May 2008
Volume 8, Issue 6
Free
Vision Sciences Society Annual Meeting Abstract  |   May 2008
The role of the frontal eye fields in velocity compensation during saccades to moving targets
Author Affiliations
  • Carlos Cassanello
    Departments of Neuroscience and Psychiatry, Columbia University, New York NY 10032
  • Abhay Nihalani
    Departments of Neuroscience and Psychiatry, Columbia University, New York NY 10032
  • Vincent Ferrera
    Departments of Neuroscience and Psychiatry, Columbia University, New York NY 10032
Journal of Vision May 2008, Vol.8, 231. doi:10.1167/8.6.231
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      Carlos Cassanello, Abhay Nihalani, Vincent Ferrera; The role of the frontal eye fields in velocity compensation during saccades to moving targets. Journal of Vision 2008;8(6):231. doi: 10.1167/8.6.231.

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Abstract

Saccadic eye movements are programmed based on a position error signal that represents the difference between the current and desired eye position. Saccades based on position error alone should always undershoot a moving target. However, monkeys and humans make accurate saccades to moving targets, and there is good evidence that this accuracy results from the use of target velocity in saccade programming. The FEF receives input from visual motion-processing areas MT and MST, and sends output to oculomotor centers, and is therefore likely to be involved in saccade target velocity compensation. To decide whether neurons in the FEF code for position error (PE) or saccade amplitude (SA), and whether their responses are modulated by target velocity (TV), we recorded 96 neurons from awake-behaving rhesus monkeys making saccades to moving targets using a step-ramp paradigm. By comparing the neuronal responses preceding the onset of saccades to stationary targets to the responses to moving targets, we could determine whether firing rate is better correlated with PE or SA. We found that one third of the cells coded better for SA in saccades to moving targets, suggesting that they integrate velocity signals to compensate for the target displacement during the last 100 msec before the onset of the saccade. In addition, 55 (57%) cells showed significant modulation of firing rate by target velocity during an interval of 100 msec centered on saccade onset. The modulation in firing rate can be fitted well with a quasi-linear or a quadratic dependence on the variable SA-PE, which is in turn behaviorally linearly correlated to TV. This is different from the neuronal responses in the deeper layers of the superior colliculus that have been shown to encode PE alone. The results suggest a role for FEF in integrating target velocity to program accurate saccades to moving targets.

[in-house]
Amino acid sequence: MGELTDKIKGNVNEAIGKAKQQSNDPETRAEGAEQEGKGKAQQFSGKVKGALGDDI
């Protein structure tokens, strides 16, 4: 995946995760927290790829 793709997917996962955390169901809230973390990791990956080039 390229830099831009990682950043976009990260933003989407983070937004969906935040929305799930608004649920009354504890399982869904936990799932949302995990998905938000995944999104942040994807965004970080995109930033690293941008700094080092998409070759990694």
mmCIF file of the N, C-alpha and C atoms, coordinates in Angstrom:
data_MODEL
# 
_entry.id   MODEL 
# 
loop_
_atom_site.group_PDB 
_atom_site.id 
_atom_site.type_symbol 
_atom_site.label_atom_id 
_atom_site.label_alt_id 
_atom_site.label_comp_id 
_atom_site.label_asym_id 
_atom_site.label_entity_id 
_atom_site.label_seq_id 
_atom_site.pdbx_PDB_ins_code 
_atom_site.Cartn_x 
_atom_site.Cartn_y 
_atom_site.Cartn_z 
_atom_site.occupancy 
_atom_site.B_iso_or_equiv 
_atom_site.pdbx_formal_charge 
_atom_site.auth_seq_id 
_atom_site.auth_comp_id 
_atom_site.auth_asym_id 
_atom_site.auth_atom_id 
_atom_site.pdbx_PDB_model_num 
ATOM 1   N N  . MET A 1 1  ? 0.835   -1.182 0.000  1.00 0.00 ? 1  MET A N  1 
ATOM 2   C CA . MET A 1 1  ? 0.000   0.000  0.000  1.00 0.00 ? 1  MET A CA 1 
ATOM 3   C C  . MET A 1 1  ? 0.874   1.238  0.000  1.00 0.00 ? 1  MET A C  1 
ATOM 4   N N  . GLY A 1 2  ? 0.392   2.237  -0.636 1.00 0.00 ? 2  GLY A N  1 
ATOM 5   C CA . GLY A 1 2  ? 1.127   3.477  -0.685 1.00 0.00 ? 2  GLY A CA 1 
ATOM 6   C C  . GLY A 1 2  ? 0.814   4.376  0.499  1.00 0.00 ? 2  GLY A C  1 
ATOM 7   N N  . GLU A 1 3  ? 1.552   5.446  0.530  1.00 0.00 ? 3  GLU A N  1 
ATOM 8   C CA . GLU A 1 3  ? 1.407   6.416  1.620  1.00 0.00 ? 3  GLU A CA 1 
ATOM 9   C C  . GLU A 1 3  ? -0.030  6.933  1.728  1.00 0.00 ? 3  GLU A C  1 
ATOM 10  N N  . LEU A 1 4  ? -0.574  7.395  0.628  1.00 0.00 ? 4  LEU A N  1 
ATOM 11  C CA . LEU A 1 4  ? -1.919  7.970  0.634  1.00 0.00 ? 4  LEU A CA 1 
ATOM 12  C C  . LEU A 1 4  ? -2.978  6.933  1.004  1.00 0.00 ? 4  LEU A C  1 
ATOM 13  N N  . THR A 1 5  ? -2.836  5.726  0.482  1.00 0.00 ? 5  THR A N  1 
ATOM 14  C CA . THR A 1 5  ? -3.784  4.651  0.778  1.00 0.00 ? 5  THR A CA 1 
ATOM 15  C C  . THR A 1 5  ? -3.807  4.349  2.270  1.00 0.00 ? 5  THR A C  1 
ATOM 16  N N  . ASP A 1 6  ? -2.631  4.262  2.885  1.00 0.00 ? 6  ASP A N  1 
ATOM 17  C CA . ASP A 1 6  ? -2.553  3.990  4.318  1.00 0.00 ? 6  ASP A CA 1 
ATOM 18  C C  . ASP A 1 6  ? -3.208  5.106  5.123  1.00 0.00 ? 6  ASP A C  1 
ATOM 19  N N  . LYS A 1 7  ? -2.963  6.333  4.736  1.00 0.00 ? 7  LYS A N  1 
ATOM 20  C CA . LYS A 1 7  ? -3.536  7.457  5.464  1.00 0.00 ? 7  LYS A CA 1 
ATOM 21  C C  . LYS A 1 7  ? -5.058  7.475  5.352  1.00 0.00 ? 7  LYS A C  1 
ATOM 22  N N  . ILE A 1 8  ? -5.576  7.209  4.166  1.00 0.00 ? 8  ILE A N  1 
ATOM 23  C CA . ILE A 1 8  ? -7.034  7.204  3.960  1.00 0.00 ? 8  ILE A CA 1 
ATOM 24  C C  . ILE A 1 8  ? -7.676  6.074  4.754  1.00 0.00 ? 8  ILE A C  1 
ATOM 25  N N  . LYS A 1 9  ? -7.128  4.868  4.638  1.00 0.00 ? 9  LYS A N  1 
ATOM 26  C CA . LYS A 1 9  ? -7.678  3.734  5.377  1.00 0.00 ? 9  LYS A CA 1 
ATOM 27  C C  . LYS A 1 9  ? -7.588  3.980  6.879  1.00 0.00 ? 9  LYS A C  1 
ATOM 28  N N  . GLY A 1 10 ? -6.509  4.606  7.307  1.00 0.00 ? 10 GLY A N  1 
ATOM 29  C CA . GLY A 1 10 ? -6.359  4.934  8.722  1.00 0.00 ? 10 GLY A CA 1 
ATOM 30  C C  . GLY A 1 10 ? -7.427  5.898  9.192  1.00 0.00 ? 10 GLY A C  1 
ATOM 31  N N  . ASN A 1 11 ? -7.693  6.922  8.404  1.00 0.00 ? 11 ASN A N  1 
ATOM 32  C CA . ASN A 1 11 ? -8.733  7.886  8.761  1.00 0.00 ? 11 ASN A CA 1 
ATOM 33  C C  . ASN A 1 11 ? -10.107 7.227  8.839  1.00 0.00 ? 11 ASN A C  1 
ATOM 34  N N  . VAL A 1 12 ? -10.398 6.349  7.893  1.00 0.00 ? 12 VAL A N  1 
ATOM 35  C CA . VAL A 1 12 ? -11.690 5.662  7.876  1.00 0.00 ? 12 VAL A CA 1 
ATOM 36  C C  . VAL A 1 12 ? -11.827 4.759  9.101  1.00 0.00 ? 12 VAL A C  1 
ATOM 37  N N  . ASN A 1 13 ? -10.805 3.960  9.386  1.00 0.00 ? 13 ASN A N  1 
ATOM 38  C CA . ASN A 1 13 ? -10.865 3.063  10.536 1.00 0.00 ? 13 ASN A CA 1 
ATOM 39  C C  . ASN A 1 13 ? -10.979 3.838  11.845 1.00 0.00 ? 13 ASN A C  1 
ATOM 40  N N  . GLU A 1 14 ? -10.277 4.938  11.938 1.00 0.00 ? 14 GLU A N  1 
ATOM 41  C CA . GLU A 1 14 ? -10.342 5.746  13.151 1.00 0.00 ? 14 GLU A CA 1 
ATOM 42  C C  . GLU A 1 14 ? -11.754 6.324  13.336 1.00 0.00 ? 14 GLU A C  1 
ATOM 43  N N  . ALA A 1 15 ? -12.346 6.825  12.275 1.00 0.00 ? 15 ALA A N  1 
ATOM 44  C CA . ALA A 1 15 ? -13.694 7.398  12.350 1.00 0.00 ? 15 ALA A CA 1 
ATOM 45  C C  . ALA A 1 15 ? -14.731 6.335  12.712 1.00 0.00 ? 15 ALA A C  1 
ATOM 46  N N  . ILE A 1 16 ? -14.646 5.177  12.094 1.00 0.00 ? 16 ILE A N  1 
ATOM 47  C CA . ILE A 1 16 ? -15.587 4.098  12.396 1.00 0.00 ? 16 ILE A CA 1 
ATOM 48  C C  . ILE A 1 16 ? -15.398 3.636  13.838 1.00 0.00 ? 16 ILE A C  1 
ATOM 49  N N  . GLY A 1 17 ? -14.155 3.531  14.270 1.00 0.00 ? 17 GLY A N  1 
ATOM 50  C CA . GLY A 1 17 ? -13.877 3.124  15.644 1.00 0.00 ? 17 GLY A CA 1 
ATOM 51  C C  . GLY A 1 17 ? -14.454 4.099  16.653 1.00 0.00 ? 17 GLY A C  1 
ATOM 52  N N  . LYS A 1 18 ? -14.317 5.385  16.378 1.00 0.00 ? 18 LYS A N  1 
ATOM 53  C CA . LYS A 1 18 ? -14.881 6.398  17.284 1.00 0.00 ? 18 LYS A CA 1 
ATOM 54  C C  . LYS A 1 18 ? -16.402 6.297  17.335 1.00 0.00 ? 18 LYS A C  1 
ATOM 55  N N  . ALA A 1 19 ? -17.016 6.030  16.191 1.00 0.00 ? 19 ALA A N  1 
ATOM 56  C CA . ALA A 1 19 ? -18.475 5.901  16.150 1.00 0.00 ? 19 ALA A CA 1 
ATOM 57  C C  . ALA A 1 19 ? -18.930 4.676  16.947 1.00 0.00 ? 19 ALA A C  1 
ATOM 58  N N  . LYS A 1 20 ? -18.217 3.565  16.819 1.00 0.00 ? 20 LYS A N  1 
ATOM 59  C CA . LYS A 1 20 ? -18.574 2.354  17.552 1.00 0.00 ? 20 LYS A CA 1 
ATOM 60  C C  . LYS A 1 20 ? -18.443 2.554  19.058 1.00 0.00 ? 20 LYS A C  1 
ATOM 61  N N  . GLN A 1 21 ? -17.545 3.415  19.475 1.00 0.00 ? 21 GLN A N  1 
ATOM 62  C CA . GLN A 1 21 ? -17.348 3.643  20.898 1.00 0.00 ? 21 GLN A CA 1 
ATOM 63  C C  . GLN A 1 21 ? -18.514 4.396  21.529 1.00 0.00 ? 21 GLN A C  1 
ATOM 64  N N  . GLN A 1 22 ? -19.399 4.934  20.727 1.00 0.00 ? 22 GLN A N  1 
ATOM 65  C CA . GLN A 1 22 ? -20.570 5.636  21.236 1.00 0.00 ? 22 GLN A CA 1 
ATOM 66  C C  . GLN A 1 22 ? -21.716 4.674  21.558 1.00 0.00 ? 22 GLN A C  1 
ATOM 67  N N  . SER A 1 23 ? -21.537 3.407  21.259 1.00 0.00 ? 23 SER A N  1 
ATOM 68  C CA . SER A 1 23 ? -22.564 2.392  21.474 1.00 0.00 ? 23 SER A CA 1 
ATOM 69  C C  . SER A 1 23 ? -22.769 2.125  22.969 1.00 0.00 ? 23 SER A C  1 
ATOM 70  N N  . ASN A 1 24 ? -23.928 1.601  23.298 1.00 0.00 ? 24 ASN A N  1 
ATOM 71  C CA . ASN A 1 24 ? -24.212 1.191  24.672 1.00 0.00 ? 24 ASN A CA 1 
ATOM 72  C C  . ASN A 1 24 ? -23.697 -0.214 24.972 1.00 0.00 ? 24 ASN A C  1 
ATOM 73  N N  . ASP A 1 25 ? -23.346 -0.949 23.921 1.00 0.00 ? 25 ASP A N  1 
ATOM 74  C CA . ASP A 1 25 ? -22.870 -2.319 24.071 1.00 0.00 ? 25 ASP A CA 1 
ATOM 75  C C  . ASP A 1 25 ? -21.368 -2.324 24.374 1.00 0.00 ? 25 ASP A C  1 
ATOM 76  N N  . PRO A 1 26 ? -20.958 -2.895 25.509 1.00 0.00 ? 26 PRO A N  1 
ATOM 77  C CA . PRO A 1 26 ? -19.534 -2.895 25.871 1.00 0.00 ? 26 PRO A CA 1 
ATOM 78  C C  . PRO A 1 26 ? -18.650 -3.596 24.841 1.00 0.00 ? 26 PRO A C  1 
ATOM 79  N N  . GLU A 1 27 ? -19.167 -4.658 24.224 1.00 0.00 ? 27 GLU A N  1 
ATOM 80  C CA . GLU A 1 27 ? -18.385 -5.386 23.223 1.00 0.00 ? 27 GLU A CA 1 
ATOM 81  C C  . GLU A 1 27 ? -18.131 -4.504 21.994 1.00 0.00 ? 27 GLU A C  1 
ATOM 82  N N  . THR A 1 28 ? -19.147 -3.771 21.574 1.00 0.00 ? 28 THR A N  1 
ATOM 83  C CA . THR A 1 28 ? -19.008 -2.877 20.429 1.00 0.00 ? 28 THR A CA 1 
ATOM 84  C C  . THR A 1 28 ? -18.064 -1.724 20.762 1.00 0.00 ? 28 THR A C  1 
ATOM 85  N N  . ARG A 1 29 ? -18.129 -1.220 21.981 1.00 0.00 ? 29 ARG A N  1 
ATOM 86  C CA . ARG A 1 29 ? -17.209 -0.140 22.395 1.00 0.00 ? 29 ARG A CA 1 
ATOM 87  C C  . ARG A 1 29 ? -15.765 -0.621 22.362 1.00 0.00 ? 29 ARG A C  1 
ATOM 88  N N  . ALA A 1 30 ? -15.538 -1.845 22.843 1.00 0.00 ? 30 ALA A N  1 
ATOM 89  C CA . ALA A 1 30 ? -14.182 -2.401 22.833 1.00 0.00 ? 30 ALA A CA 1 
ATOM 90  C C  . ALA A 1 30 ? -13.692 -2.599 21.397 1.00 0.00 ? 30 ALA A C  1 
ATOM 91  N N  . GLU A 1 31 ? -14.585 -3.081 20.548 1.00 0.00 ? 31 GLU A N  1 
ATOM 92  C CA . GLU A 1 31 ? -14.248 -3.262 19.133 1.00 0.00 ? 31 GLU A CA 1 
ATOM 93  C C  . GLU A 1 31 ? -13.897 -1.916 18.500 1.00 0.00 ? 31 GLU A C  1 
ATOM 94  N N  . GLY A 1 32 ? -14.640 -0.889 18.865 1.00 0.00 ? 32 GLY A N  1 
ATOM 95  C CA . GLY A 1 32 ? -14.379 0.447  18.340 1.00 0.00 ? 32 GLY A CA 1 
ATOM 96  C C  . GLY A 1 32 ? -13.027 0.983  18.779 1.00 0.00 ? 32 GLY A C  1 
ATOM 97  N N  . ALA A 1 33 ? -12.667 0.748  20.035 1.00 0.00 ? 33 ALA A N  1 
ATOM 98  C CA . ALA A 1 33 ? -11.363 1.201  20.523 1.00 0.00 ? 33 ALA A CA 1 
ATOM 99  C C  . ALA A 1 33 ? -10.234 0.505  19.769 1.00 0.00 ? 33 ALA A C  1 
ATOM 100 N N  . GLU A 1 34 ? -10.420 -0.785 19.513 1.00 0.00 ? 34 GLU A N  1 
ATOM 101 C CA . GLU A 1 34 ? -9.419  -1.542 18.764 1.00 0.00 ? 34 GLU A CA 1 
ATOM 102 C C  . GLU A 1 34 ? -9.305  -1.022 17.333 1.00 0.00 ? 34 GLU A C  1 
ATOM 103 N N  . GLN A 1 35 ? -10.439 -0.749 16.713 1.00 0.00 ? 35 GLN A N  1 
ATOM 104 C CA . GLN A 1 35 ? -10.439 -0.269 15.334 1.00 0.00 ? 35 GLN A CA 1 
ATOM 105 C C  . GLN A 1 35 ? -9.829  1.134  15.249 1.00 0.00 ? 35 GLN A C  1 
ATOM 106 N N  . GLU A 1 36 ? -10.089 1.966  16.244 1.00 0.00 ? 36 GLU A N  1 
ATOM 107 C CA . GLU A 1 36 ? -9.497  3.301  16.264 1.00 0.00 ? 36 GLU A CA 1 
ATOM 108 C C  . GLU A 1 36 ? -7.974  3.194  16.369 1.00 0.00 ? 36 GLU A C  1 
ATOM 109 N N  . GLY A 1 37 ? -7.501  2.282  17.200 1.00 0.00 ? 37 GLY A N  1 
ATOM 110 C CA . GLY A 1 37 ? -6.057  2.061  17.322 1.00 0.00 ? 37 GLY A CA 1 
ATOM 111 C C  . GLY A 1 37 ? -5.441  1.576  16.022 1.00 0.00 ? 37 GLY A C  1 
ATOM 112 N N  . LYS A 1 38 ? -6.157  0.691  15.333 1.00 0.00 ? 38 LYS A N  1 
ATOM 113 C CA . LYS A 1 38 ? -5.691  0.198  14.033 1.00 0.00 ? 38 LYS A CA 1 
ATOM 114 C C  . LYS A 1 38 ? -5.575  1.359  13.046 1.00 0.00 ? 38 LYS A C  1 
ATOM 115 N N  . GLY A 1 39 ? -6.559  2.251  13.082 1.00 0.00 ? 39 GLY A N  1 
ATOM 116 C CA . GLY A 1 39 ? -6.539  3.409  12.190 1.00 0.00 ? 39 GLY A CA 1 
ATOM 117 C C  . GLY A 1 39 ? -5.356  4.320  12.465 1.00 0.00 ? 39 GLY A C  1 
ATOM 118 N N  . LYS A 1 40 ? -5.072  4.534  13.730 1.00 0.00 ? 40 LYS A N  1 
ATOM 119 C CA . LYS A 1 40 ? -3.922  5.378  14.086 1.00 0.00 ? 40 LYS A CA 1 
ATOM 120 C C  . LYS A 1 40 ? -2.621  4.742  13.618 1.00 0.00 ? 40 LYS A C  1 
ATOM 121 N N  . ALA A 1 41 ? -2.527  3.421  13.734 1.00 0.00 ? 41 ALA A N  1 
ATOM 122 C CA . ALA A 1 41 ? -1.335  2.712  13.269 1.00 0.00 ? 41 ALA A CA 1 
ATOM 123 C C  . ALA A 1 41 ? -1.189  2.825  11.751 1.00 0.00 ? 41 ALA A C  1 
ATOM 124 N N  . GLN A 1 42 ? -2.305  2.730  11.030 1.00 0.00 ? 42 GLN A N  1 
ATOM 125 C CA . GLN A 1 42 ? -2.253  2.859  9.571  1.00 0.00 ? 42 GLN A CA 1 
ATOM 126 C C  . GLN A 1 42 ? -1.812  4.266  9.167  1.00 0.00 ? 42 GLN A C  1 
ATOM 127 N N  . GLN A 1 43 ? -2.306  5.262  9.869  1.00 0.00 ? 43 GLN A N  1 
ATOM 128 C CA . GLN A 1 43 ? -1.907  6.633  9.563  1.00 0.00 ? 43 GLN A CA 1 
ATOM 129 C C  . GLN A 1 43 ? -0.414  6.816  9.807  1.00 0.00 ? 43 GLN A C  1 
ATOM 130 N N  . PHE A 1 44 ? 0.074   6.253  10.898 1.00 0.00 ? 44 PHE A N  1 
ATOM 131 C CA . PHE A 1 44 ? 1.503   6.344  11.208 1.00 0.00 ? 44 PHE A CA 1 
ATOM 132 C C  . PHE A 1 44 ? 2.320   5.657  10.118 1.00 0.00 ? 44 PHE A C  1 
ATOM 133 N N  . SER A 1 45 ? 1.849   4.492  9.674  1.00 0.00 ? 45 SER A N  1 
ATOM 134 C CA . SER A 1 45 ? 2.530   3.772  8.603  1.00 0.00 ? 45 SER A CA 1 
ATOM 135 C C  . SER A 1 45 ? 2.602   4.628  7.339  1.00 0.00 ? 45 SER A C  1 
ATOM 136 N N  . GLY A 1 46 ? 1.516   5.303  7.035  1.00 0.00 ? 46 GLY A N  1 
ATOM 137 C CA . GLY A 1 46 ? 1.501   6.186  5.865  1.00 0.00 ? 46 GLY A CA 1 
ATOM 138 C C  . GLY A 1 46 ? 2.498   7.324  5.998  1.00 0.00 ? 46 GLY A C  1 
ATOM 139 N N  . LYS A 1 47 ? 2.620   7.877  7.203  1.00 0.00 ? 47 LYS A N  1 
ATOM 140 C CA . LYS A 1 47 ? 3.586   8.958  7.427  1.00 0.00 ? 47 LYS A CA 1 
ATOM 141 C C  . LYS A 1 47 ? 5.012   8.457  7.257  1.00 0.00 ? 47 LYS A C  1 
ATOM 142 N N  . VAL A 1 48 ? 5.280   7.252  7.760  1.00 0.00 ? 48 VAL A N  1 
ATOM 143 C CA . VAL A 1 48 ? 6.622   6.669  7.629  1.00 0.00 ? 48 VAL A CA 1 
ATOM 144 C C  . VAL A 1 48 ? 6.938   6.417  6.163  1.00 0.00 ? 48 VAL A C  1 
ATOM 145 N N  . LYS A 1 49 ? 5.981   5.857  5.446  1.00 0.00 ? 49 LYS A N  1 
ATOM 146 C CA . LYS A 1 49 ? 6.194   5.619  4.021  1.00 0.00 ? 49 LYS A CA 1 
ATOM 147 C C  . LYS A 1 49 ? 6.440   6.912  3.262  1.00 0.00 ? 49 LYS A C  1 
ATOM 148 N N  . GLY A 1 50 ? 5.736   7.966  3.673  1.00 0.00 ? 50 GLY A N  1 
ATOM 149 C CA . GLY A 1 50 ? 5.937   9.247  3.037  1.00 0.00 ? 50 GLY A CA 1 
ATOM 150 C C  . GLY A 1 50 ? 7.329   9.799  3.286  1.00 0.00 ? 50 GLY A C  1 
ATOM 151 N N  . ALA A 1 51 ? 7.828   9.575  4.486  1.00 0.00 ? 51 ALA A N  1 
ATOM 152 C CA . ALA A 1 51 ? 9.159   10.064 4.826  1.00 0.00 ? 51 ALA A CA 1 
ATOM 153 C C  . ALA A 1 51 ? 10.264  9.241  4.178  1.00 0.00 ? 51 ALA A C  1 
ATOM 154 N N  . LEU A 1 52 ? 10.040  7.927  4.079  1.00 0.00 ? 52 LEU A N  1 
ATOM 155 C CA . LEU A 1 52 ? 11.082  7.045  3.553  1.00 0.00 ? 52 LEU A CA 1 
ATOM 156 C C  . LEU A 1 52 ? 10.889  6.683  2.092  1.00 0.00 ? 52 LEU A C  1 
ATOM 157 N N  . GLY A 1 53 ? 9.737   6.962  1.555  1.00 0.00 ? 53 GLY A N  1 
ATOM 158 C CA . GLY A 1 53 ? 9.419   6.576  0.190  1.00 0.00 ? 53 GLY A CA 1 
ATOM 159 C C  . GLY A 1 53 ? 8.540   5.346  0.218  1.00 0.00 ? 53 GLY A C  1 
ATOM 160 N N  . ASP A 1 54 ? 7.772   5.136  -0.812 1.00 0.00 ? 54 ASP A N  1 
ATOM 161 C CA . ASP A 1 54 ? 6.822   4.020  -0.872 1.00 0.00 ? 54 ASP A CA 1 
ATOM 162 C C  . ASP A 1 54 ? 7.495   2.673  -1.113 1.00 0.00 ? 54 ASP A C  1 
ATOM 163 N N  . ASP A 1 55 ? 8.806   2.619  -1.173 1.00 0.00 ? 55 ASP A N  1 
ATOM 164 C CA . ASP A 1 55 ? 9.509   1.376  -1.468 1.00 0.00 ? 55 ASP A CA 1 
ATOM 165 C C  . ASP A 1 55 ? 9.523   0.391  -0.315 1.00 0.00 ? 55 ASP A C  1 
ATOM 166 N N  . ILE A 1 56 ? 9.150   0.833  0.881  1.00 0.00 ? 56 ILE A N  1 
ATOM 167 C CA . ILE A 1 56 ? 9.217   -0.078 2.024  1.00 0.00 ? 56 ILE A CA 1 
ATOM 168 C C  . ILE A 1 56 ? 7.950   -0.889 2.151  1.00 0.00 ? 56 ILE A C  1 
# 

Cassanello, C. Nihalani, A. Ferrera, V. (2008). The role of the frontal eye fields in velocity compensation during saccades to moving targets [Abstract]. Journal of Vision, 8(6):231, 231a, http://journalofvision.org/8/6/231/, doi:10.1167/8.6.231. [CrossRef]
Footnotes
 Support: NIMH MH59244.
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